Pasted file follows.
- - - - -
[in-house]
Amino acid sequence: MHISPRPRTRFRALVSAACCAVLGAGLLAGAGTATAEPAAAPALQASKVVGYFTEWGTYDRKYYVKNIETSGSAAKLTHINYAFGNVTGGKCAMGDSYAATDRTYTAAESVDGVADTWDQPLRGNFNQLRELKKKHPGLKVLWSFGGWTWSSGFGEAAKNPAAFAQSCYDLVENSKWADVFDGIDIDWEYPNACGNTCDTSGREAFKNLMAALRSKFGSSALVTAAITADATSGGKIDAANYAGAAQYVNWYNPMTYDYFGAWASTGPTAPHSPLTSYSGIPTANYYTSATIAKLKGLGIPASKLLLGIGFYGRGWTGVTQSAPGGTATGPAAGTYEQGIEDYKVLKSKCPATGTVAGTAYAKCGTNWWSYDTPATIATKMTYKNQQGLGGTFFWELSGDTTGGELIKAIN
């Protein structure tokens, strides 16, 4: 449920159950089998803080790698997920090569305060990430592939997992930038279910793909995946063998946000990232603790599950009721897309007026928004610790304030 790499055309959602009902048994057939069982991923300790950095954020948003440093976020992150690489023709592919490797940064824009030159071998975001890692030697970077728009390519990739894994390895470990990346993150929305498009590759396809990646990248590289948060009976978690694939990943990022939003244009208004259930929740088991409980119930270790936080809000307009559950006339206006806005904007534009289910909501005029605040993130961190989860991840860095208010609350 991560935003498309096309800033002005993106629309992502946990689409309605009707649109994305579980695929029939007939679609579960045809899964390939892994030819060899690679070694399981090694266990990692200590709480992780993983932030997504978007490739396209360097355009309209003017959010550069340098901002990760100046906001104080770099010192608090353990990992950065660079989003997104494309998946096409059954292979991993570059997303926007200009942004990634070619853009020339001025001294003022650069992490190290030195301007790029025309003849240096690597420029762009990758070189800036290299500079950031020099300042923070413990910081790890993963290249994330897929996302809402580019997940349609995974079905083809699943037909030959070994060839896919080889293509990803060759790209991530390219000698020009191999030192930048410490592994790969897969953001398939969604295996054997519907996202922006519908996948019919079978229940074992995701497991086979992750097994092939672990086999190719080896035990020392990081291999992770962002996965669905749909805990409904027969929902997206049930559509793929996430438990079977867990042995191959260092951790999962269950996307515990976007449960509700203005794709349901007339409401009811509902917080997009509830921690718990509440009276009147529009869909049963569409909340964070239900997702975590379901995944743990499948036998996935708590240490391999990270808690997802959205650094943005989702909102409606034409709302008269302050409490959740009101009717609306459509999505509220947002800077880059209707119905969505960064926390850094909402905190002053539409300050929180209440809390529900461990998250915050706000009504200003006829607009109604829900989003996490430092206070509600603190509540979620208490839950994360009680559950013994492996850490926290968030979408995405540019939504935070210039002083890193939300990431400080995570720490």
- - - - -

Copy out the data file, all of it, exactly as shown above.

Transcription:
[in-house]
Amino acid sequence: MHISPRPRTRFRALVSAACCAVLGAGLLAGAGTATAEPAAAPALQASKVVGYFTEWGTYDRKYYVKNIETSGSAAKLTHINYAFGNVTGGKCAMGDSYAATDRTYTAAESVDGVADTWDQPLRGNFNQLRELKKKHPGLKVLWSFGGWTWSSGFGEAAKNPAAFAQSCYDLVENSKWADVFDGIDIDWEYPNACGNTCDTSGREAFKNLMAALRSKFGSSALVTAAITADATSGGKIDAANYAGAAQYVNWYNPMTYDYFGAWASTGPTAPHSPLTSYSGIPTANYYTSATIAKLKGLGIPASKLLLGIGFYGRGWTGVTQSAPGGTATGPAAGTYEQGIEDYKVLKSKCPATGTVAGTAYAKCGTNWWSYDTPATIATKMTYKNQQGLGGTFFWELSGDTTGGELIKAIN
């Protein structure tokens, strides 16, 4: 449920159950089998803080790698997920090569305060990430592939997992930038279910793909995946063998946000990232603790599950009721897309007026928004610790304030 790499055309959602009902048994057939069982991923300790950095954020948003440093976020992150690489023709592919490797940064824009030159071998975001890692030697970077728009390519990739894994390895470990990346993150929305498009590759396809990646990248590289948060009976978690694939990943990022939003244009208004259930929740088991409980119930270790936080809000307009559950006339206006806005904007534009289910909501005029605040993130961190989860991840860095208010609350 991560935003498309096309800033002005993106629309992502946990689409309605009707649109994305579980695929029939007939679609579960045809899964390939892994030819060899690679070694399981090694266990990692200590709480992780993983932030997504978007490739396209360097355009309209003017959010550069340098901002990760100046906001104080770099010192608090353990990992950065660079989003997104494309998946096409059954292979991993570059997303926007200009942004990634070619853009020339001025001294003022650069992490190290030195301007790029025309003849240096690597420029762009990758070189800036290299500079950031020099300042923070413990910081790890993963290249994330897929996302809402580019997940349609995974079905083809699943037909030959070994060839896919080889293509990803060759790209991530390219000698020009191999030192930048410490592994790969897969953001398939969604295996054997519907996202922006519908996948019919079978229940074992995701497991086979992750097994092939672990086999190719080896035990020392990081291999992770962002996965669905749909805990409904027969929902997206049930559509793929996430438990079977867990042995191959260092951790999962269950996307515990976007449960509700203005794709349901007339409401009811509902917080997009509830921690718990509440009276009147529009869909049963569409909340964070239900997702975590379901995944743990499948036998996935708590240490391999990270808690997802959205650094943005989702909102409606034409709302008269302050409490959740009101009717609306459509999505509220947002800077880059209707119905969505960064926390850094909402905190002053539409300050929180209440809390529900461990998250915050706000009504200003006829607009109604829900989003996490430092206070509600603190509540979620208490839950994360009680559950013994492996850490926290968030979408995405540019939504935070210039002083890193939300990431400080995570720490």